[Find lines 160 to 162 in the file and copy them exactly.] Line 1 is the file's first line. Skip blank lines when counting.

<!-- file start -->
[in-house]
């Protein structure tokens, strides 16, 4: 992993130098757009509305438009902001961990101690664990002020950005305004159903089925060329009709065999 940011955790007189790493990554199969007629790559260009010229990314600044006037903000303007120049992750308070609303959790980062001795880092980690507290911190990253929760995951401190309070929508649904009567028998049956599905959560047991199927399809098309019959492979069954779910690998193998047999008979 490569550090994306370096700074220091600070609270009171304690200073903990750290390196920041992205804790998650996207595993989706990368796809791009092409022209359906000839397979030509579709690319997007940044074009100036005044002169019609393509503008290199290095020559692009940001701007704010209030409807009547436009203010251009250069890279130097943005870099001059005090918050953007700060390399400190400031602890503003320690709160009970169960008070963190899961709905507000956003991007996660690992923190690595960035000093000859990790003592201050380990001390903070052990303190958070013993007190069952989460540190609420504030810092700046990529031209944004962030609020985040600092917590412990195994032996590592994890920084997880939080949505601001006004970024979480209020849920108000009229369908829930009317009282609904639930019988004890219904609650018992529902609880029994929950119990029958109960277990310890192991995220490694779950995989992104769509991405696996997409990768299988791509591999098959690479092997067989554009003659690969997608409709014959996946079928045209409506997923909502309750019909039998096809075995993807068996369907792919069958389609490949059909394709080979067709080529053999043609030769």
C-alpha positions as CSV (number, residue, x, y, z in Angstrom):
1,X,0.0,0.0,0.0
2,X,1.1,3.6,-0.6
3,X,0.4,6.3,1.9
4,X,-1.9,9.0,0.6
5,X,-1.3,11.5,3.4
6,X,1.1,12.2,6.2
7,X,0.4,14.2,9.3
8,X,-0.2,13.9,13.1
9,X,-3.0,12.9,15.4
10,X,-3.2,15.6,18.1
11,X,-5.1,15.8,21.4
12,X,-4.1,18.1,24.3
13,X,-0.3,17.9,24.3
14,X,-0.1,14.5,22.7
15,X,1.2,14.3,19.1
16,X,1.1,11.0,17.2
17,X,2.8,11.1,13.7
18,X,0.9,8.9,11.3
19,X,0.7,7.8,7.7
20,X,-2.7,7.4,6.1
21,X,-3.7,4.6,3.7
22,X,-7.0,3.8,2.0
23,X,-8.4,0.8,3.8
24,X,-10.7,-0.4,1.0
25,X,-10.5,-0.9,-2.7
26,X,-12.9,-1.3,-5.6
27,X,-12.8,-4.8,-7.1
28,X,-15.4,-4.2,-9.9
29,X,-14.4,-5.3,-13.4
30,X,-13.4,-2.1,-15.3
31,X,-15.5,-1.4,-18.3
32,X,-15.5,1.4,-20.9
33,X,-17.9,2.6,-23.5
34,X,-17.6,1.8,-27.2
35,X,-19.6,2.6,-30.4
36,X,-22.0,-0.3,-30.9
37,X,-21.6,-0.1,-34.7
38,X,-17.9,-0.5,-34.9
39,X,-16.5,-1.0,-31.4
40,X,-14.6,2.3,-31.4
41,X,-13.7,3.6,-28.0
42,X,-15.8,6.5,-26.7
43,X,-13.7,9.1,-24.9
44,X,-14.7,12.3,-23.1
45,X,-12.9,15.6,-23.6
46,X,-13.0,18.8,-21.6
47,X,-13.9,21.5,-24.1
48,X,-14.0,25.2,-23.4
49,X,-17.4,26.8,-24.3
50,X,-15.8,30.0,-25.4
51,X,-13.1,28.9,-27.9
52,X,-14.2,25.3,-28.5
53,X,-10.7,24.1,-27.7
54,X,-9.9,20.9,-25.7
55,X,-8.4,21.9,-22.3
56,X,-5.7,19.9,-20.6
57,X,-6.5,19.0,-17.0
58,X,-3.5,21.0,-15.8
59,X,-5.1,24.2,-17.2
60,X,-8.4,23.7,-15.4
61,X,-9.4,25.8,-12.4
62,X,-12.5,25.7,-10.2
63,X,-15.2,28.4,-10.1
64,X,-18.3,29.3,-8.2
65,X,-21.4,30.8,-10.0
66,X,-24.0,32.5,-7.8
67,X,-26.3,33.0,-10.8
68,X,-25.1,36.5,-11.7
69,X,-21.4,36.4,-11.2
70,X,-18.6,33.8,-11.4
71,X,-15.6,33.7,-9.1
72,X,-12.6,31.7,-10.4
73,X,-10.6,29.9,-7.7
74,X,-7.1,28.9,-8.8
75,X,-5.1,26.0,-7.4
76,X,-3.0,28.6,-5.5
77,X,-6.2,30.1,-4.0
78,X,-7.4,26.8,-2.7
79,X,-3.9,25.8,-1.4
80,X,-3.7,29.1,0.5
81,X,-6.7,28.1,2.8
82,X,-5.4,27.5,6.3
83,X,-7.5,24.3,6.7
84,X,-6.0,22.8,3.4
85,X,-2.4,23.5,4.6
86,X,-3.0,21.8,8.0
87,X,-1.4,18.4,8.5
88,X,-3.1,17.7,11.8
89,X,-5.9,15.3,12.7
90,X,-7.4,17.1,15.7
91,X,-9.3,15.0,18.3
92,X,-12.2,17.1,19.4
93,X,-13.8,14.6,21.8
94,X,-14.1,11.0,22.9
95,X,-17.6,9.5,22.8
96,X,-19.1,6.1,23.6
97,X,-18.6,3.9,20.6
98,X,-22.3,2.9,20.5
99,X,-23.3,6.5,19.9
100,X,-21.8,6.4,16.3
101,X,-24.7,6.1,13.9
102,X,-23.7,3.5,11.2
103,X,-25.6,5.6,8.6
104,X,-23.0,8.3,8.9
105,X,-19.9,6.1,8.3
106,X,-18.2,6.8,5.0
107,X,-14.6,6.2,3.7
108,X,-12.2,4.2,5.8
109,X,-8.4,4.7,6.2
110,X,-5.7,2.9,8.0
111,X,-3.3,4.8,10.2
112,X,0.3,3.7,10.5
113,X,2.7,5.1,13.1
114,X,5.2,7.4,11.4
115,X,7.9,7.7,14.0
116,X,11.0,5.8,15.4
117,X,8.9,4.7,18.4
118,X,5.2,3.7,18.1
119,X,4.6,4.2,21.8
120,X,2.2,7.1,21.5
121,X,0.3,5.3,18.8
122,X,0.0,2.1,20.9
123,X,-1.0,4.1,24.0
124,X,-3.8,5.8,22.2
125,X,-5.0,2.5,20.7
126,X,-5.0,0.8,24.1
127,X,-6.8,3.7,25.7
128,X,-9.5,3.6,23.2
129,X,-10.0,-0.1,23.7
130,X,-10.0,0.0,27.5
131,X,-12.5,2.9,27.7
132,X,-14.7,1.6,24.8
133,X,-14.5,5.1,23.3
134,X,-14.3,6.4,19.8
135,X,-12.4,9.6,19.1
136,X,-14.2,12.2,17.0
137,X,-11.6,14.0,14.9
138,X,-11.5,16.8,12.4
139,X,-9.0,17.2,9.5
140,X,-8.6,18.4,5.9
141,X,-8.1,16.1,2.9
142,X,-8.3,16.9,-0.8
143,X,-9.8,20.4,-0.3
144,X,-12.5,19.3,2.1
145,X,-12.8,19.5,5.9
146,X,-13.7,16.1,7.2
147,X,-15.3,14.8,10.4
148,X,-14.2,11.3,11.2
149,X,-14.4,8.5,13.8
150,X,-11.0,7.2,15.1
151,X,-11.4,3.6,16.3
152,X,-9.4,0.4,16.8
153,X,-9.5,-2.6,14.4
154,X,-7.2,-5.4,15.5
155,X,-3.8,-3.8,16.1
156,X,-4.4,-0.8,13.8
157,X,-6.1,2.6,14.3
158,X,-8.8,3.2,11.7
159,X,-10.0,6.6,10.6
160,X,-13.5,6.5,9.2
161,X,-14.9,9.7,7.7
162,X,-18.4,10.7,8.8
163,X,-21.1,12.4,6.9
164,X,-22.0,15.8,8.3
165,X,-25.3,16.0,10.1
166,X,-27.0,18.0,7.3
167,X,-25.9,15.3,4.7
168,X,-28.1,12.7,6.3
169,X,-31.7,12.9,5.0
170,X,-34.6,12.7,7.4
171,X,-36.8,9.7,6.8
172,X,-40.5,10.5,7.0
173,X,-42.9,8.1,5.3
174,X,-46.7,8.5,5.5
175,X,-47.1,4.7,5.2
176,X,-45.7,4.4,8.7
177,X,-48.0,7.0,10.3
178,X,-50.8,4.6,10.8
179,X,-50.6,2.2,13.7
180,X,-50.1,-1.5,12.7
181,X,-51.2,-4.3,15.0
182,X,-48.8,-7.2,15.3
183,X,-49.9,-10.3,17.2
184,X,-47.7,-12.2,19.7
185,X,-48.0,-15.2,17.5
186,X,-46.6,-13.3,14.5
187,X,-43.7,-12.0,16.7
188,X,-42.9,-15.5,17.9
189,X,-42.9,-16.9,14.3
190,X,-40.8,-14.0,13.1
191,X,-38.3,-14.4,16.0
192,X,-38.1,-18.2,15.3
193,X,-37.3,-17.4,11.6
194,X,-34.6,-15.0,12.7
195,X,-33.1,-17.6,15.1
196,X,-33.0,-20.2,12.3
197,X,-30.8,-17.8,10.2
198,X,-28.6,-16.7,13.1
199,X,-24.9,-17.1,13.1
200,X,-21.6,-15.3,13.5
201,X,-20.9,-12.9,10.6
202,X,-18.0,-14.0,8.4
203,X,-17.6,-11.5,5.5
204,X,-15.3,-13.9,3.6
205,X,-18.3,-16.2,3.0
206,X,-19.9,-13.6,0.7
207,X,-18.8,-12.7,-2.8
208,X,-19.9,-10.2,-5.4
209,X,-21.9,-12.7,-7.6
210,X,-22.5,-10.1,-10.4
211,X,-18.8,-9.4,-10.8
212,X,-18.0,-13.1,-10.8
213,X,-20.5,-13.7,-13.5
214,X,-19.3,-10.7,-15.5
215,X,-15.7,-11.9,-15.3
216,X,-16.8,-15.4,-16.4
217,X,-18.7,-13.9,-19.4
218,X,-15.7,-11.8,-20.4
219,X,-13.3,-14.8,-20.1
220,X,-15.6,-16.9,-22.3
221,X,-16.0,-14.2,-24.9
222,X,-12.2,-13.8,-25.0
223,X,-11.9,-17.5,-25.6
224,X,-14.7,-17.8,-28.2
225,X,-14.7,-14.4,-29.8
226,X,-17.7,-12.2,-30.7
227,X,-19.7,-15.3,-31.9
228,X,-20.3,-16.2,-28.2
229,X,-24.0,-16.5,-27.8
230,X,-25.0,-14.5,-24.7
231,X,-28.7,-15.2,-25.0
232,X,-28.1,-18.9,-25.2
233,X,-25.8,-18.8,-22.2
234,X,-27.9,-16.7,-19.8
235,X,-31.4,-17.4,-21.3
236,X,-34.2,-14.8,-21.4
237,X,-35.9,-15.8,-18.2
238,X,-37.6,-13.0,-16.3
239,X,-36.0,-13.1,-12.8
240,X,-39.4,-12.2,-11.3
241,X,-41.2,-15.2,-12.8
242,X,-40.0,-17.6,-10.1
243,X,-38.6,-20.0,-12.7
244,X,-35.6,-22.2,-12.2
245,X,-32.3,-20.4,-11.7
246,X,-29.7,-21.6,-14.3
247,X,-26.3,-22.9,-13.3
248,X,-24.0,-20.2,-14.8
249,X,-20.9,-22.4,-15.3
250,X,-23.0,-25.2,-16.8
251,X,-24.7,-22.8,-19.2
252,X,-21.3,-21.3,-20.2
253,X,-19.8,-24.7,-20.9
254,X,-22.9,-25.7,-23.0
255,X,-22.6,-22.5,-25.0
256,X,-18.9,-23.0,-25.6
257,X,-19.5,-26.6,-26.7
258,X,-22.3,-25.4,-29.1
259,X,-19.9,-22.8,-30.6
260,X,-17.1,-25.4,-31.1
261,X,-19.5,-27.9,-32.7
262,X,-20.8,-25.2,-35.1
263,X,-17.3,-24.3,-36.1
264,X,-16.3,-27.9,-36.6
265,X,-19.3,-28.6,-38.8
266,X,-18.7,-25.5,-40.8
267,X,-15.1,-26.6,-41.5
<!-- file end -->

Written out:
157,X,-6.1,2.6,14.3
158,X,-8.8,3.2,11.7
159,X,-10.0,6.6,10.6